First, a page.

"Arnold Gingrich, editor of Esquire magazine, upon being presented one hundred Helen Shaw flies at the celebration of the magazine's fiftieth birthday in 1983, said, tearfully: 'I have never had a Helen Shaw fly: now I have a hundred. Nobody's worth that much.'
Helen Shaw made a seminal contribution to fly tying. Now in her mid-nineties, she was called the First Lady of Fly-Tying by Arnold Gingrich. In 1963, she published Fly-Tying, a book named by Gingrich as one of ten of the best "modern" fly-fishing books. It was an early book on the subject, and it set a standard for dozens of other books since."
Taken from "Helen Shaw: A quiet Pioneer by Harry L. Peterson"
The American Fly Fisher, Winter 2008
Helen Shaw tying with Art Kade, 20 June 1942. As a young woman that she met and was hired by Art Kade, owner of Art kade Flycrafters. The inside of his catalog read "Art Kade Flycrafters, Designers and Manufactures of Fine Fishing Flies." Kade's catalogue announced:
Art Kade Flies are "Made in America"...all in our own shop. They are not "production line gadgets" knocked out to sell at a price but are created with the utmost care for discriminating anglers who appreciate a truly fine fly. Our own expert fly tiers are not only artists in fly dressing but each is a proficient fly fisherman as well-who analyzes the handling and fish attracting qualities of our flies and tests their durability at the streamside in actual use.
Kade also sold fly lines, line dressings, leaders fly boxes, leader boxes, creels, landing nets, and, yes, spinning lures and stringers. (Photo courtesy of the Sheboygan County (Wisconsin) Historical Research Center)
Kade Fly Crafters, above Keitel's Confectionery, 816 North 8th Street, Sheboygan, Wisconsin. There, while still in high school, Helen Shaw would tie flies and continue to develop her craft that was to receive international attention. (Photo courtesy of the Sheboygan County Historical Research Center.)
Believed to be the earliest commercial Helen Shaw flies in this box of Art Kade Flycrafters dry flies.
In 1953, she married Hermann Kessler, the art director for Field and Stream magazine, and moved from Wisconsin to New York City. Kessler and Shaw were part of the meetings in 1965 at which the beginnings of the Museum of American Fly Fishing were conceived, and Kessler served on the first board of directors of the museum. After marrying Kessler and moving to New York, Shaw continued to tie flies at their East 46th Street apartment.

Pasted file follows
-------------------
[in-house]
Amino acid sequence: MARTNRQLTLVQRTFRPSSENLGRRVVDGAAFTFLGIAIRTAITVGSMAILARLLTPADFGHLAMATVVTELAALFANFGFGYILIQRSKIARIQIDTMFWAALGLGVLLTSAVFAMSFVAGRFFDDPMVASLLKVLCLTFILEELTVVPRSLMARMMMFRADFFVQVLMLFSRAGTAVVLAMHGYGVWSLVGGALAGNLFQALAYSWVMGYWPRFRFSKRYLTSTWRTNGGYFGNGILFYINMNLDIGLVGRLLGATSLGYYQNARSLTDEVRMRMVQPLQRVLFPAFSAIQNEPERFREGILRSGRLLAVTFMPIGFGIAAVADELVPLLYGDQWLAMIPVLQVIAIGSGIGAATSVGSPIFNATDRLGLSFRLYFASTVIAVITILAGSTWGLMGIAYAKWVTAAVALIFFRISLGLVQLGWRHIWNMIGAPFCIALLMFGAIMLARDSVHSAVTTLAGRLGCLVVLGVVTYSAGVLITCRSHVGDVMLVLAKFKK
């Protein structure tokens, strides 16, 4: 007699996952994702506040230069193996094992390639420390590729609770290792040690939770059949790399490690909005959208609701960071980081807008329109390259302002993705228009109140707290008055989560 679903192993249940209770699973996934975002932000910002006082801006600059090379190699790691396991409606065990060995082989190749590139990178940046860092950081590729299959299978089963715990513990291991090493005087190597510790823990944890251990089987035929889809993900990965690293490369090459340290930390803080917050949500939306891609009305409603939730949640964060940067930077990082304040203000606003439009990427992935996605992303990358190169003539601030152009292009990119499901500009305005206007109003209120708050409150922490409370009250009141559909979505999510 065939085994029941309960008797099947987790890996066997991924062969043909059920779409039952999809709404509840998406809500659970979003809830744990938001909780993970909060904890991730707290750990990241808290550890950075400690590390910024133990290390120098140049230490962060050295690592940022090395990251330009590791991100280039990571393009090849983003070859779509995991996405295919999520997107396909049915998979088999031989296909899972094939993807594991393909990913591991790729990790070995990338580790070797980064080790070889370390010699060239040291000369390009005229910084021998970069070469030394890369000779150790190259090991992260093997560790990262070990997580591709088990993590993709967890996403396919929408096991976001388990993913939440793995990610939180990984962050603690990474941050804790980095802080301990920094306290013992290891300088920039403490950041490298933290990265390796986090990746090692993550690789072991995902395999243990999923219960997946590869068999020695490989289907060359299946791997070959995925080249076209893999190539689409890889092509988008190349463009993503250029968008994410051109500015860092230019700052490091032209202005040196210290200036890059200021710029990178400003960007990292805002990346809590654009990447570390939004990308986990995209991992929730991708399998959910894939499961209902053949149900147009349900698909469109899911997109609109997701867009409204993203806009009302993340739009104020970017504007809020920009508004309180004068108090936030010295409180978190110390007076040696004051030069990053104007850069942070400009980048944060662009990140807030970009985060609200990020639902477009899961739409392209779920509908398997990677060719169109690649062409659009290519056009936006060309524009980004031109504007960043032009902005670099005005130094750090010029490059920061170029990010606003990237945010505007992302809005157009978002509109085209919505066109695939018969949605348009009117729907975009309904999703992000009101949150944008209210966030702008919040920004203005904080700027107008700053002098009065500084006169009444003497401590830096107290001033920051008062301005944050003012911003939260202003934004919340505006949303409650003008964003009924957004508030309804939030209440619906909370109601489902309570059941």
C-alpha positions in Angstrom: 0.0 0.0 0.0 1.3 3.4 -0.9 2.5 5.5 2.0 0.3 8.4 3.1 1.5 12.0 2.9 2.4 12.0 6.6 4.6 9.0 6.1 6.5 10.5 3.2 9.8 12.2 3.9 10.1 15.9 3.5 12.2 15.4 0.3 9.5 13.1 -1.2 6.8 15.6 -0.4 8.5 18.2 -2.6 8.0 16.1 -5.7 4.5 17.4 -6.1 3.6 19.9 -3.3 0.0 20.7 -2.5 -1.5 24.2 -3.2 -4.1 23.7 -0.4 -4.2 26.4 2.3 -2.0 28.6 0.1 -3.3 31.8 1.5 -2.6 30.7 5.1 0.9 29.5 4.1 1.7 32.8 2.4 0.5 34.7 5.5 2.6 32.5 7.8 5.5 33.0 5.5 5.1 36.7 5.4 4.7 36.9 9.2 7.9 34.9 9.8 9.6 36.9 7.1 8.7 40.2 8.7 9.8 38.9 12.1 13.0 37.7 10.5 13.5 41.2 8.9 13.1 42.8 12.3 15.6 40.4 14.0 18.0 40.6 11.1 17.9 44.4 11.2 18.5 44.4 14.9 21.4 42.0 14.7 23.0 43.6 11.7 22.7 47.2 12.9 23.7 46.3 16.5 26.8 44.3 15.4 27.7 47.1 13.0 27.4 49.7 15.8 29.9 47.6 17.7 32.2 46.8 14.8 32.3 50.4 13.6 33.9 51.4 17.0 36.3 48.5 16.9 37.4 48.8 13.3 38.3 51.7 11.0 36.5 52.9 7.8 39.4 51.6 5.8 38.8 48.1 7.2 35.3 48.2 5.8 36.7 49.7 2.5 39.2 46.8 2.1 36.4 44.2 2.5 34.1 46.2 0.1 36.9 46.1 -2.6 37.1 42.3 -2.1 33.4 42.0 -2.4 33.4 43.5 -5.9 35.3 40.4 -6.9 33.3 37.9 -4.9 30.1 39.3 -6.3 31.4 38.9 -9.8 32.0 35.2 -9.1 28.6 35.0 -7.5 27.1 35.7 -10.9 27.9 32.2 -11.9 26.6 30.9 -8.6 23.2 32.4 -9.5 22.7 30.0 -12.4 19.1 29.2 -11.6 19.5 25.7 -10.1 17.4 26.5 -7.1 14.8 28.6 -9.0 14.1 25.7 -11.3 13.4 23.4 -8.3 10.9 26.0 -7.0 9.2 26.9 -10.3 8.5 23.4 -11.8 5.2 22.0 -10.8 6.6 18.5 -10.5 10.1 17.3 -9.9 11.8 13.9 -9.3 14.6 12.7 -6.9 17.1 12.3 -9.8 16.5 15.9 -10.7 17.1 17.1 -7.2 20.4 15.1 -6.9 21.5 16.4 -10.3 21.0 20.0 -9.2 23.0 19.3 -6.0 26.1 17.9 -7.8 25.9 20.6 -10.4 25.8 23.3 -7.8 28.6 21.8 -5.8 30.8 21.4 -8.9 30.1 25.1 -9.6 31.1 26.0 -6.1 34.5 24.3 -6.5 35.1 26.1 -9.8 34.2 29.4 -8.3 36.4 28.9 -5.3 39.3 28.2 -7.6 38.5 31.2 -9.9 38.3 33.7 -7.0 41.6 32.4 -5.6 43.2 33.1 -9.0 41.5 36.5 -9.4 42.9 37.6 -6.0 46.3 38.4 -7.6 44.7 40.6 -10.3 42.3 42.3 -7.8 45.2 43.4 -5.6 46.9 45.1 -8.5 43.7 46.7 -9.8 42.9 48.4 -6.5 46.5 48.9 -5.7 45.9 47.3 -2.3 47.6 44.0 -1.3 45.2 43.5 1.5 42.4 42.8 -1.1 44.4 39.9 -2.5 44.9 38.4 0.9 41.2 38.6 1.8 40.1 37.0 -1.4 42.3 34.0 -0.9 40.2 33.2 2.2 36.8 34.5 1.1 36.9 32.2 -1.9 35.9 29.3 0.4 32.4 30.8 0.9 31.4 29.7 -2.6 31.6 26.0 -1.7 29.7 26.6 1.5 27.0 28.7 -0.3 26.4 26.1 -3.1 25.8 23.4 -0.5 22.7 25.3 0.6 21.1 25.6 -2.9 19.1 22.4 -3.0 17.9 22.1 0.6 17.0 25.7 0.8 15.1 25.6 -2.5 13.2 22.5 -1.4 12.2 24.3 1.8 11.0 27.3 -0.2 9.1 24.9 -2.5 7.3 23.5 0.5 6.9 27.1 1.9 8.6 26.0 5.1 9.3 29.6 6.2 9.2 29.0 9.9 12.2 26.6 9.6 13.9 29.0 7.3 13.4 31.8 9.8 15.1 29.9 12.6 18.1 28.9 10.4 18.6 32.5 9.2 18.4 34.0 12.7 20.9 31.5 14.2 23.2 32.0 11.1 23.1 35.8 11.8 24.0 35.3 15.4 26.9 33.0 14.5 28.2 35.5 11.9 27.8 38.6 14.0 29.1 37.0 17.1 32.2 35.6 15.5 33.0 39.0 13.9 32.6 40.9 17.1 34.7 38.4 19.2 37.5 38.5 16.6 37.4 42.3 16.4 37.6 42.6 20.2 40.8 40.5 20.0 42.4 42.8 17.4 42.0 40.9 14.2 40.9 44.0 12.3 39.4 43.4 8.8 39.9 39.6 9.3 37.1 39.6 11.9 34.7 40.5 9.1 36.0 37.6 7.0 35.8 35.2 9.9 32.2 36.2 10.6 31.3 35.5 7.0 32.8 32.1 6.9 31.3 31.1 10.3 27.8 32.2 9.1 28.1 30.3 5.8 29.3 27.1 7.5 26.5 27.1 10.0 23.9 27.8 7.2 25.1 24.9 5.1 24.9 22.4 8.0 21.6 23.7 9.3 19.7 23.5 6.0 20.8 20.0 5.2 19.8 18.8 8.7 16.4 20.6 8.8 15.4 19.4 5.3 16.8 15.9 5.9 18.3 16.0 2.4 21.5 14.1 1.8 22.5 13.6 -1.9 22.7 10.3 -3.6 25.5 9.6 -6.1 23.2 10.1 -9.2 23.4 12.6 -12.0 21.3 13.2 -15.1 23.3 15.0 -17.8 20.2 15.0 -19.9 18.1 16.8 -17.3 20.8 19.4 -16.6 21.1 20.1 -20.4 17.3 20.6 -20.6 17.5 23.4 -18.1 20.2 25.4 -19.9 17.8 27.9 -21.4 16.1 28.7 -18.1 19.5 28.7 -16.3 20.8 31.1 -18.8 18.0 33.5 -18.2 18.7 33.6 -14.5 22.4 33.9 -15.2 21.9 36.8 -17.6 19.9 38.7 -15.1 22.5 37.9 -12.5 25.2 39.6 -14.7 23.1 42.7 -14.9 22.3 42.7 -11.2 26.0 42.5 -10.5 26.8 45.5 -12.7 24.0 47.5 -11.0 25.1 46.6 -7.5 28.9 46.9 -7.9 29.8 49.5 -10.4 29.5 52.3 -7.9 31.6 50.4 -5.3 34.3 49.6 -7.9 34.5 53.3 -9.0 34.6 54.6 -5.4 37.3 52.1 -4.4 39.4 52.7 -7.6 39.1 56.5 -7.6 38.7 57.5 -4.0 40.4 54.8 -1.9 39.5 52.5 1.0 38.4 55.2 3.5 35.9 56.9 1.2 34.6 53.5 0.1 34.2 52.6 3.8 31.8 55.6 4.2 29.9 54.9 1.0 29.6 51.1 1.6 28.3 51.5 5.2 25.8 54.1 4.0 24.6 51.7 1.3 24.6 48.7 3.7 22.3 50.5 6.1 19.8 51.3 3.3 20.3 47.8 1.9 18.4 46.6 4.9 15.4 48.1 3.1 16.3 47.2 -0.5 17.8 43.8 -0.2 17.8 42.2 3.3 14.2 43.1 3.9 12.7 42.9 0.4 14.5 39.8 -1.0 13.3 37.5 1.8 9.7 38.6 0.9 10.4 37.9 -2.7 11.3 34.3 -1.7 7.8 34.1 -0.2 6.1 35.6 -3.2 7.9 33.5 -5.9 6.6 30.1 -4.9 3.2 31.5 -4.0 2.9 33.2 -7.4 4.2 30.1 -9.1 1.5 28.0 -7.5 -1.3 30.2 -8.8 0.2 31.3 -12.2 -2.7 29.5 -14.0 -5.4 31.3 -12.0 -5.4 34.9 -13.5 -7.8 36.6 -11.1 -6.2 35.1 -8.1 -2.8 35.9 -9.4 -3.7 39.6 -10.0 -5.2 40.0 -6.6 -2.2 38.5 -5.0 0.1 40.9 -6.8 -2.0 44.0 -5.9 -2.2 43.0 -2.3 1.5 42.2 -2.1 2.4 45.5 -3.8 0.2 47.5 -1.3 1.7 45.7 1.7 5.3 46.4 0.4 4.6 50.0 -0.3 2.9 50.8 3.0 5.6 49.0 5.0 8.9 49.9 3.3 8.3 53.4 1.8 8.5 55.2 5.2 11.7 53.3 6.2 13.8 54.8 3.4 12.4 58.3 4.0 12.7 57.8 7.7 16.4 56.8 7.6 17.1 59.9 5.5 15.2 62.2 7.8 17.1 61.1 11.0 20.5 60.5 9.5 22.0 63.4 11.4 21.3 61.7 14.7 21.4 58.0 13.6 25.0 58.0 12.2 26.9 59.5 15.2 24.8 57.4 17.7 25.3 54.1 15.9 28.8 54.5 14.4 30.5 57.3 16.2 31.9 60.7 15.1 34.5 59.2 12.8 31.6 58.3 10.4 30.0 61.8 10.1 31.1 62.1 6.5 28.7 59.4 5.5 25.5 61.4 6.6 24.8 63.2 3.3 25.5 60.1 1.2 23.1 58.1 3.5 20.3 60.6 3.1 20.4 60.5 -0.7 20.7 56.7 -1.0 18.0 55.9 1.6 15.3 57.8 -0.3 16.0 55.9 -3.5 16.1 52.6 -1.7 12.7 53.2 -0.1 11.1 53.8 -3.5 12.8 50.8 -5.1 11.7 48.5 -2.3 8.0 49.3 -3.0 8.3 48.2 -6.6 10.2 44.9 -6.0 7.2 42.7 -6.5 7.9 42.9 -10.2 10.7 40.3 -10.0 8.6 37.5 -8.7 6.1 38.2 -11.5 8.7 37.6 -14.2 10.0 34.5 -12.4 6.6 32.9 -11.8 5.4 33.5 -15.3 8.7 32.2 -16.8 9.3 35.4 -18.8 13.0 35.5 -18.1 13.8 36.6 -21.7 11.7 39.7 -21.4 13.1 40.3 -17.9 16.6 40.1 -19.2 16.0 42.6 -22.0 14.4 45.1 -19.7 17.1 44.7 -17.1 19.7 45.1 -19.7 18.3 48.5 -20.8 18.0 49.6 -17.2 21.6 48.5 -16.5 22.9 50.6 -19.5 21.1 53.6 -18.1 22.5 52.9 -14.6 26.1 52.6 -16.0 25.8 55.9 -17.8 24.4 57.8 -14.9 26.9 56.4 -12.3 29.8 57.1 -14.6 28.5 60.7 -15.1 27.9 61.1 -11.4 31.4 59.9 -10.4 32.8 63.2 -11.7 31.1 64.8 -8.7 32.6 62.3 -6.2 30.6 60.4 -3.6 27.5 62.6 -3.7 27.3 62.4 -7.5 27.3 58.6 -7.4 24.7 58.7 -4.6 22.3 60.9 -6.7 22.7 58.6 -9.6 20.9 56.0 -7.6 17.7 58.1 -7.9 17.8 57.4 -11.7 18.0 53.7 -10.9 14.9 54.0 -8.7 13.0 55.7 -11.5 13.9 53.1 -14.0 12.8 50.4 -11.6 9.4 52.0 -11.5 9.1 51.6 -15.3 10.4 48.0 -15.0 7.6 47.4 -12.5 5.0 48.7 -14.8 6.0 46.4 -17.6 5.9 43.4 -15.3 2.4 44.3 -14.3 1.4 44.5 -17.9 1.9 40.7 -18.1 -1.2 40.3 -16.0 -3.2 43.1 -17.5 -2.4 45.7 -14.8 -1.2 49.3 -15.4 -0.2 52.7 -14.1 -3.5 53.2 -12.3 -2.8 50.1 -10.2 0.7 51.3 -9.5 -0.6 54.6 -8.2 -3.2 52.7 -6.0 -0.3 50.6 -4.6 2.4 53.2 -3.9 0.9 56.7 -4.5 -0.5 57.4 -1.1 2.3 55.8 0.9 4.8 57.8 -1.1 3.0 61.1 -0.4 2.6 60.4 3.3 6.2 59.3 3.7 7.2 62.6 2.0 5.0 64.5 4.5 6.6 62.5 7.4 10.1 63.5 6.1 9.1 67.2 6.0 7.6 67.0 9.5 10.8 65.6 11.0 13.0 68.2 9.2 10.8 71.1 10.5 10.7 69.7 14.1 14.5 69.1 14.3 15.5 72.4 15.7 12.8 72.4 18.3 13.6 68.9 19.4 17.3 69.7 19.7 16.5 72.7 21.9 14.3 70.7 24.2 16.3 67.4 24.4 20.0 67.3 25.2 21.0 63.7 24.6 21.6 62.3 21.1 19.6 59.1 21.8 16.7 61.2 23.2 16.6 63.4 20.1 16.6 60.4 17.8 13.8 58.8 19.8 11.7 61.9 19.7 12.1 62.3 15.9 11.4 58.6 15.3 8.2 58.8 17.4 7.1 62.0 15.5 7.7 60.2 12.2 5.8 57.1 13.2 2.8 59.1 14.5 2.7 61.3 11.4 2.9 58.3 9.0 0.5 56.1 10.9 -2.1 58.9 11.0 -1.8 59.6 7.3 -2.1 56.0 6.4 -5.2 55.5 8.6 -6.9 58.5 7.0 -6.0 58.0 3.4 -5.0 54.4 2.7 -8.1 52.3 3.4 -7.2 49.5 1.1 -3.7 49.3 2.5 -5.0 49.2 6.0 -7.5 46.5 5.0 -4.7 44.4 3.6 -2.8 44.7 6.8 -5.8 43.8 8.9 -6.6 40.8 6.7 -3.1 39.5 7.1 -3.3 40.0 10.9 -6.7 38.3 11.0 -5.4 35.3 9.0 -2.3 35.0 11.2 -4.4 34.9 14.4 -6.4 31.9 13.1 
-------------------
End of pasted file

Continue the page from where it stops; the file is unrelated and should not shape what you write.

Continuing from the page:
Later she stopped tying commercially, but as Gingrich wrote, "...as of the last decade has confined her artistry to the creation of flies meant for presentation not to fish but to fishermen- special specimens intended for collectors, and for display rather than for everyday routine use." She published a second book, Flies for Fish and Fishermen, in 1989.
She was the recipient of the national Fly Fishing Federation Buszek Award, and her nomination for that award was initiated by the FFF chapter in Sheboygan, the Helen Shaw chapter.
Above: The size #40 fly on the end of a cigarette to highlight the diminutive size. Right: Articles ran in Field and Stream as well as the New York Anglers Club bulletin among others highlighting Helen's showcase fly.
"The number 40 Royal Coachman is dressed as Ray Bergman lists it in "trout", and was tied the year after his book was published...Too tiny to have an eye, the #40 hook was fastened
to a strand of gold wire thread...to permit handling it later. This fly was tied at the International Outdoor Show in Chicago in 1939, and at the time was one of three such hooks in the world,
the others having been made for a collection of miniature hooks."
Letter from Helen Shaw to Herman Kessler Oct 11 1952.
©2006 RDotson, Inc. All Rights Reserved. Photographs property of artist and can not be used without express permission. Note some historical photographs and majority of write-up is printed with permission of Harry L. Peterson.